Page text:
ICIS Power Perspective: Demand for Guarantees of Origin grows, but regulatory outlook remains uncertain

Source: Heren


Both the demand and supply of Guarantees of Origin (GoOs) issued for renewable energy production continued to grow in 2017, according to the latest statistics published in March by the Association of Issuing Bodies (AIB). However, the regulatory outlook for GoOs from 2021 remains uncertain as the European Parliament and Council continue trilogue negotiations on the recast Renewable Energy Directive.


  • GoOs are an EU traded commodity used to verify the origin of renewable electricity, required by the 2009 Renewable Energy Directive (please see the summary of the Directive on the Power Perspective Portal)
  • They make it possible for producers to guarantee to consumers that the energy they are receiving comes from a renewable source, and are of the standard size of 1MWh
  • The production, trade and sale of GoOs also allow renewable producers to receive additional revenue, above the price of the physical electricity
  • A GoO can be transferred independently of the energy to which it relates, from one holder to another, and can be traded across borders
  • The implementation of GoOs in the majority of the EU countries and Norway is based on the European Energy Certificate System (EECS) operated by the AIB
  • The trade of GoOs usually take place via bilateral or brokered agreements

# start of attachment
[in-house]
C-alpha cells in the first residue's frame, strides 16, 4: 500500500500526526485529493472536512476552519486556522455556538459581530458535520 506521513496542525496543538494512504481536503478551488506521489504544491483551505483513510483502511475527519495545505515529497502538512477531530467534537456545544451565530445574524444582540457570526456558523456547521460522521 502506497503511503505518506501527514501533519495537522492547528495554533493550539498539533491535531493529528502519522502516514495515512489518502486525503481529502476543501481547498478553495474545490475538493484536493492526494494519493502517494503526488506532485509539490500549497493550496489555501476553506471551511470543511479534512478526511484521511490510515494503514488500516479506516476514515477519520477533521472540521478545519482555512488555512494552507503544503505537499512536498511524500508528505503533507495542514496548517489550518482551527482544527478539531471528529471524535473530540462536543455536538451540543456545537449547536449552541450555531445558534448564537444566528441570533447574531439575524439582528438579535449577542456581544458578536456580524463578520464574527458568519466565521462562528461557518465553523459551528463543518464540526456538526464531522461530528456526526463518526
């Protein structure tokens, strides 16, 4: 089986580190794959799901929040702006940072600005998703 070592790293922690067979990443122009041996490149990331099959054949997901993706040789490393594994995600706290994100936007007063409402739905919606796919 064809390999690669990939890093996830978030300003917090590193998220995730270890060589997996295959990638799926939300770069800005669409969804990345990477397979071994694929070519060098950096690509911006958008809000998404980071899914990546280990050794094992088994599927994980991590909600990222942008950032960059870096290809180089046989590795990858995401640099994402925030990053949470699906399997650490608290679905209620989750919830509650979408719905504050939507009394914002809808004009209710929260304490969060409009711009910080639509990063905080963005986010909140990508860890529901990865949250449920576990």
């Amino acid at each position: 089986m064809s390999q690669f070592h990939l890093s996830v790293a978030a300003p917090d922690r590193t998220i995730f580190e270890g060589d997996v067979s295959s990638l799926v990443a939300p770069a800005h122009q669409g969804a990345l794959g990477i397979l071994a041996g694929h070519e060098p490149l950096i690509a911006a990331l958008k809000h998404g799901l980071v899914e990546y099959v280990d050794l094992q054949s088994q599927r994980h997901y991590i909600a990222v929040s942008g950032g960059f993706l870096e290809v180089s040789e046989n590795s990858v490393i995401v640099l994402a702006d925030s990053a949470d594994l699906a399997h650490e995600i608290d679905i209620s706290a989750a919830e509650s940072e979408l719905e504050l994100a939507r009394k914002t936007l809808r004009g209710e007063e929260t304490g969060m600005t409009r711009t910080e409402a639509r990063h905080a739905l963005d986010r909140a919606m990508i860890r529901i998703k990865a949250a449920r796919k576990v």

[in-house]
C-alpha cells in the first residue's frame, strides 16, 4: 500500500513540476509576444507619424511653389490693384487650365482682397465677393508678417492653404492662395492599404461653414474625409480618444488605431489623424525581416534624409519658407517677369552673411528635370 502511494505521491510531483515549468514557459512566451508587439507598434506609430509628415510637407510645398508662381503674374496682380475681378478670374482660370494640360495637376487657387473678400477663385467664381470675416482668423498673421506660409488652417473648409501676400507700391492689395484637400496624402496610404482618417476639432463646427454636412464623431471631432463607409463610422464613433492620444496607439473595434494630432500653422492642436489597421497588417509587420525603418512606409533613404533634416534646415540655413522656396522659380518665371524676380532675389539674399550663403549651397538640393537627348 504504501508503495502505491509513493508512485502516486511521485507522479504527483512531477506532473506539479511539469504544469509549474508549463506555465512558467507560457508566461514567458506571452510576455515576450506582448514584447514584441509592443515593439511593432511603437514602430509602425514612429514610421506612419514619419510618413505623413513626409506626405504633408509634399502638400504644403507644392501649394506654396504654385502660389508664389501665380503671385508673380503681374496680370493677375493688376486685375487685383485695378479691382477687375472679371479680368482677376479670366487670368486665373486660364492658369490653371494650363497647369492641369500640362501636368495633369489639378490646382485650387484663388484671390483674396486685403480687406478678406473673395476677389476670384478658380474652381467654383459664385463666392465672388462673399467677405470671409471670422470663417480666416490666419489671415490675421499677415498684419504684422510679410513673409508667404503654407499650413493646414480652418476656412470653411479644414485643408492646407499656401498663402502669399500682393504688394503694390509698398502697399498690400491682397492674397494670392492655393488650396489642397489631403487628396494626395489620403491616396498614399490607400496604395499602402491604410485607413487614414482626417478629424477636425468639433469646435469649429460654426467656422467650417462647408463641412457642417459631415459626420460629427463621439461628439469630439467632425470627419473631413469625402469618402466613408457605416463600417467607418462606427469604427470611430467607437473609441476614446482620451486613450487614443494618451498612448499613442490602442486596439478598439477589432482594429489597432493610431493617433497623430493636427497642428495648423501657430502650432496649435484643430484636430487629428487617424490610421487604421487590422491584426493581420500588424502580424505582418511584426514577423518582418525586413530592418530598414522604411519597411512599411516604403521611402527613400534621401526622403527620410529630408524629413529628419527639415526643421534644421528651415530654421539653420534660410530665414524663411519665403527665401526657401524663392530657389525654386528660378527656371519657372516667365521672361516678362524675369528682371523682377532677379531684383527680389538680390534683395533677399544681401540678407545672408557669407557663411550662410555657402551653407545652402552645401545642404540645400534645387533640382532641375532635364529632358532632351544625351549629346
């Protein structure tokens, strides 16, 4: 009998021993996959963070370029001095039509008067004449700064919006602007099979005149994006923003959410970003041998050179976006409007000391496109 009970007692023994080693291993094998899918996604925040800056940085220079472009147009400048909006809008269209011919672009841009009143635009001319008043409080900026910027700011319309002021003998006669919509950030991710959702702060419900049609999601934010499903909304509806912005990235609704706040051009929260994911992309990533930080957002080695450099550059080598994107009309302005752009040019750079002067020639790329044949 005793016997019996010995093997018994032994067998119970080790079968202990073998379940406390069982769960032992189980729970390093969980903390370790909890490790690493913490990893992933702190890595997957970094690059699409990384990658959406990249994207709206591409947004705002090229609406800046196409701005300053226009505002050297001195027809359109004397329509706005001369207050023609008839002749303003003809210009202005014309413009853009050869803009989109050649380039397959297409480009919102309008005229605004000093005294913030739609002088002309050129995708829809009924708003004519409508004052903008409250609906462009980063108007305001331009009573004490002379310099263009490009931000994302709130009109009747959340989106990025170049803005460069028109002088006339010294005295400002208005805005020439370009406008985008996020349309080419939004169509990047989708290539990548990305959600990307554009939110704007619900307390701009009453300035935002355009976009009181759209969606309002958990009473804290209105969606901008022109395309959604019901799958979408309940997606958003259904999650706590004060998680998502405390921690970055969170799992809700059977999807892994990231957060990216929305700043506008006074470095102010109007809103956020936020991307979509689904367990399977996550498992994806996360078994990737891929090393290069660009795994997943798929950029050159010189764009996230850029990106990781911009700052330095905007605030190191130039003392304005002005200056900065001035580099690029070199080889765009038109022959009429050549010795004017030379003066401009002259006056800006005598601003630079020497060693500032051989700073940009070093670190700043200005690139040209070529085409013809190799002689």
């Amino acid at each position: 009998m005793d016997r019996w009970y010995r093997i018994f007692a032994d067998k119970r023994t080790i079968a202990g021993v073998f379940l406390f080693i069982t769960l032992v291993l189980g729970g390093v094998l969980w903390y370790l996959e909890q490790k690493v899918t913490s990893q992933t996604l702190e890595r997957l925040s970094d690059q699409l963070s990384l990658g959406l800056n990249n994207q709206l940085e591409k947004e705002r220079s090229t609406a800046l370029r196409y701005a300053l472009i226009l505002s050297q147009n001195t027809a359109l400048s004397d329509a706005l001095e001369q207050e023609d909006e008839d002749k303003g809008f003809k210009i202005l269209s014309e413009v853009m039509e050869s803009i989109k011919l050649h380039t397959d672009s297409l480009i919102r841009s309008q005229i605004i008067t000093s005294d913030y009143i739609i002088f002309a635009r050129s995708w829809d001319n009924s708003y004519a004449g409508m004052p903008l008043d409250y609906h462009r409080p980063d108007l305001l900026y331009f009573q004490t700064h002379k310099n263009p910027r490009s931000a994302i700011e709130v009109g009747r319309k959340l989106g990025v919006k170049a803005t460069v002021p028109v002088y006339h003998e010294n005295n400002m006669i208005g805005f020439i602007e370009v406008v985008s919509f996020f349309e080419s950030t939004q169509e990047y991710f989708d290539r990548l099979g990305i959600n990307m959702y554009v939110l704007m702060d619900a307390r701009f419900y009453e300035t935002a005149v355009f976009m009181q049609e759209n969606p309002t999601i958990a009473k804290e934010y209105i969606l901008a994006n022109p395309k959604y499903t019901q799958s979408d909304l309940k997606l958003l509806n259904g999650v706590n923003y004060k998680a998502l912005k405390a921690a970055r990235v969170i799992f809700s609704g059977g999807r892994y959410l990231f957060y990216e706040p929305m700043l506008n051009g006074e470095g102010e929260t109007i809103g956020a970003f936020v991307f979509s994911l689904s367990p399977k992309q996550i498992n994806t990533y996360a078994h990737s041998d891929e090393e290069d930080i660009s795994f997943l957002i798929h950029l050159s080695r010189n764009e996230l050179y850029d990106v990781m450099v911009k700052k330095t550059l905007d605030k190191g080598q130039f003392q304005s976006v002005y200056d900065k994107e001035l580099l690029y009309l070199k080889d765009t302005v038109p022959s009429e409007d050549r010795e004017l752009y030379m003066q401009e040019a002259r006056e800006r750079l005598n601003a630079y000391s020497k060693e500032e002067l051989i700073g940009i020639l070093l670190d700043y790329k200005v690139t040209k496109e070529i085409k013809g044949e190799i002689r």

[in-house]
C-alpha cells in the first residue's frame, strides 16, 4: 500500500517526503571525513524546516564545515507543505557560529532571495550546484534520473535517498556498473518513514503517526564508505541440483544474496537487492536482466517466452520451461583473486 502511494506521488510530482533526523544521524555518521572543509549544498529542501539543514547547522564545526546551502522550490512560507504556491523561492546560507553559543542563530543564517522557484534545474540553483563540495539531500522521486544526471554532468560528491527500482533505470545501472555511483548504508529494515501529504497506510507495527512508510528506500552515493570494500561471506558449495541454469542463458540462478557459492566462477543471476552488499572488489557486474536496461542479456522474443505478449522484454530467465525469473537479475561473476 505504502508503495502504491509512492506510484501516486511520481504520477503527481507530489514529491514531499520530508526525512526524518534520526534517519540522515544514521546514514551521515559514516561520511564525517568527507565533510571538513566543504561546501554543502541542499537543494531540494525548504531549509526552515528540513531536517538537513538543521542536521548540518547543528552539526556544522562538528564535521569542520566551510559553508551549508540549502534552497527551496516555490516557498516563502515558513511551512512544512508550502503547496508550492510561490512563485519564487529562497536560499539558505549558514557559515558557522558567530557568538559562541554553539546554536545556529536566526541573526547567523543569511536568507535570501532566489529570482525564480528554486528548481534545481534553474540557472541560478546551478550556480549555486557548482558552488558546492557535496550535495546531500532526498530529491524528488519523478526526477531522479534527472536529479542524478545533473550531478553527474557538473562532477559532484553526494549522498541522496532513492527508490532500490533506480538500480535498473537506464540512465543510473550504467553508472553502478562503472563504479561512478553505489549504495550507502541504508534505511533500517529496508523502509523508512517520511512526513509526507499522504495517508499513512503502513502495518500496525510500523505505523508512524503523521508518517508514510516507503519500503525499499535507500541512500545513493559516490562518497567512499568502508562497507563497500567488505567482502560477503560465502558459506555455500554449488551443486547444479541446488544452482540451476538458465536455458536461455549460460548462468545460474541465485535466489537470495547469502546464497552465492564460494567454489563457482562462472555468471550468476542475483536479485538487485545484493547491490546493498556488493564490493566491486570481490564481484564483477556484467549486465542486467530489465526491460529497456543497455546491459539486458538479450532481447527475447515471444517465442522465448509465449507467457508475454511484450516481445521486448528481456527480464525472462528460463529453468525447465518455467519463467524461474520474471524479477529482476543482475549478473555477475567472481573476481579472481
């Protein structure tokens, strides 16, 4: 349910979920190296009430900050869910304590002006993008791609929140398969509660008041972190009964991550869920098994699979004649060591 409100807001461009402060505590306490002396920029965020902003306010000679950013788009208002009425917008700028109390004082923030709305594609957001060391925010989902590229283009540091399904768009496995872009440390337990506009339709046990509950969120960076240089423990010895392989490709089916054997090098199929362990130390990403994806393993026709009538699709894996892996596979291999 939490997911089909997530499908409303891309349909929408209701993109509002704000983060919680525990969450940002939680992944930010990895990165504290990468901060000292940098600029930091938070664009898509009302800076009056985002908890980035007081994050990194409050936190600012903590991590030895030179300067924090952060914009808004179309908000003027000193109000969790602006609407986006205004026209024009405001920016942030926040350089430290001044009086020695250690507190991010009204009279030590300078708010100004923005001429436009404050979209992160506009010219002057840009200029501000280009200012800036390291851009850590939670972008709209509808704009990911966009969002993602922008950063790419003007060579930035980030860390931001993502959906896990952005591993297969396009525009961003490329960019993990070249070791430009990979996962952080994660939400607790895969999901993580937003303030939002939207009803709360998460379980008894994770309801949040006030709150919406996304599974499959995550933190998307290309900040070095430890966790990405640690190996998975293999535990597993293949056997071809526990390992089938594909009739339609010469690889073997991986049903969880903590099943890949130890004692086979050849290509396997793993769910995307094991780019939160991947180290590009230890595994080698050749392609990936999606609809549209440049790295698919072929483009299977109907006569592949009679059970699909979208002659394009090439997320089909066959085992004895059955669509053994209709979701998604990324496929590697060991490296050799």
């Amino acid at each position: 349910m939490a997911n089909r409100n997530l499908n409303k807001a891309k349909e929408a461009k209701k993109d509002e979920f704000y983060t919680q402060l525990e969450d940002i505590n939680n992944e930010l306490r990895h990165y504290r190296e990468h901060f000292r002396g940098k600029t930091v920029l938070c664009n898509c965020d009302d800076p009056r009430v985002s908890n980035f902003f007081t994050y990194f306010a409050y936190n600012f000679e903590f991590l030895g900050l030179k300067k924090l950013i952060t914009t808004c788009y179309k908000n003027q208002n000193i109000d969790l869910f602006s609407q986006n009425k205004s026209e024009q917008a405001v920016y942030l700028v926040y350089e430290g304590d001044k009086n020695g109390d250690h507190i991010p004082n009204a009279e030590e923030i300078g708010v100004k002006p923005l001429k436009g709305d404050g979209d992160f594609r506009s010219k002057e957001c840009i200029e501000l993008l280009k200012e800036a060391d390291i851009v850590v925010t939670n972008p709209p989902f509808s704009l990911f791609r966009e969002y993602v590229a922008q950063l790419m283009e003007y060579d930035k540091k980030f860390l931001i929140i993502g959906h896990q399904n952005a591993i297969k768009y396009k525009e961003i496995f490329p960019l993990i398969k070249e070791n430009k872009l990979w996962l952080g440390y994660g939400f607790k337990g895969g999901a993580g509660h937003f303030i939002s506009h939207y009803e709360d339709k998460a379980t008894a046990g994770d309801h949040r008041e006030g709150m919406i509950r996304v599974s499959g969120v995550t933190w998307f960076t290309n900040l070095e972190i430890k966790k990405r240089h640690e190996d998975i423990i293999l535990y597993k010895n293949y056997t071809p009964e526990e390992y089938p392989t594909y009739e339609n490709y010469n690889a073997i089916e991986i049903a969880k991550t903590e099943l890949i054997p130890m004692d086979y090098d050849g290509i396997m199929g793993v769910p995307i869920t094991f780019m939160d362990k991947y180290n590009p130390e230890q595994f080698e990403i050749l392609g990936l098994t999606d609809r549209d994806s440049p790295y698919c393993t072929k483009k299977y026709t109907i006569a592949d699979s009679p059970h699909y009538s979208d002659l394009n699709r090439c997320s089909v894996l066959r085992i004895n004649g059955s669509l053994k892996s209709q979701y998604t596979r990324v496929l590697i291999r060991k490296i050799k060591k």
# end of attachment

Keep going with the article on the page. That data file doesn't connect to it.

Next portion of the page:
The GoOs market

  • The latest statistics show that 525 TWh of RES GoOs were supplied (issued) and 471TWh of GoOs demanded (cancelled) in 2017 among the AIB members (please see the figure below)
  • Even though there has been more supply than demand since 2012, in 2017 the demand grew faster than supply: the demand of GoOs grew year-on-year by 28.3% in 2017, while supply grew by 12.1%
  • Based on the information provided by market participants, a usual GoO price is €0.70/MWh, but cross-border prices of GoOs in some occasions reached €4.00/MWh in 2017

  • According to AIB, based on national implementation, at least six EU countries do not issue GoOs to the RES producers that receive support from national subsidy systems, namely, Croatia, France, Germany, Ireland, Luxembourg and Portugal
  • In 2016, in all those countries together 237TWh of RES power was supported in national subsidy systems and, thus, no GoOs issued (please see the table below)

Revision of the GoOs system